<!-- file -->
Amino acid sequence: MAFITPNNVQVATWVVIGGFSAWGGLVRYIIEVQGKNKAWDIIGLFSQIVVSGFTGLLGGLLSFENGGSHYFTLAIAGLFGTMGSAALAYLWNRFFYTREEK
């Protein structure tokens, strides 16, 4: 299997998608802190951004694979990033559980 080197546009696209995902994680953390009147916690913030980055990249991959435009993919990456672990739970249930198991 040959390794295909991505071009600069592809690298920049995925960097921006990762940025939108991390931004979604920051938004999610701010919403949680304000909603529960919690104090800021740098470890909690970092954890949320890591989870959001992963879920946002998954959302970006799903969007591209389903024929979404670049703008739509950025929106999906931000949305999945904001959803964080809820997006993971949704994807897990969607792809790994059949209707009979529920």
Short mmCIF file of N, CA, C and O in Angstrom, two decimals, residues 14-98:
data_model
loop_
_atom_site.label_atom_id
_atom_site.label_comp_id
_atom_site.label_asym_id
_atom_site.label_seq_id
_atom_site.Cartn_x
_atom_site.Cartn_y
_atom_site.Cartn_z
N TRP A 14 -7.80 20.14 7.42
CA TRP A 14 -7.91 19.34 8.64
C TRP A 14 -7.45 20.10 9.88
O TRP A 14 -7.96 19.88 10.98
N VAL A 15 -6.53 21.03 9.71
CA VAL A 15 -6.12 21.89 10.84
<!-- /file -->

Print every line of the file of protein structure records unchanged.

Amino acid sequence: MAFITPNNVQVATWVVIGGFSAWGGLVRYIIEVQGKNKAWDIIGLFSQIVVSGFTGLLGGLLSFENGGSHYFTLAIAGLFGTMGSAALAYLWNRFFYTREEK
């Protein structure tokens, strides 16, 4: 299997998608802190951004694979990033559980 080197546009696209995902994680953390009147916690913030980055990249991959435009993919990456672990739970249930198991 040959390794295909991505071009600069592809690298920049995925960097921006990762940025939108991390931004979604920051938004999610701010919403949680304000909603529960919690104090800021740098470890909690970092954890949320890591989870959001992963879920946002998954959302970006799903969007591209389903024929979404670049703008739509950025929106999906931000949305999945904001959803964080809820997006993971949704994807897990969607792809790994059949209707009979529920």
Short mmCIF file of N, CA, C and O in Angstrom, two decimals, residues 14-98:
data_model
loop_
_atom_site.label_atom_id
_atom_site.label_comp_id
_atom_site.label_asym_id
_atom_site.label_seq_id
_atom_site.Cartn_x
_atom_site.Cartn_y
_atom_site.Cartn_z
N TRP A 14 -7.80 20.14 7.42
CA TRP A 14 -7.91 19.34 8.64
C TRP A 14 -7.45 20.10 9.88
O TRP A 14 -7.96 19.88 10.98
N VAL A 15 -6.53 21.03 9.71
CA VAL A 15 -6.12 21.89 10.84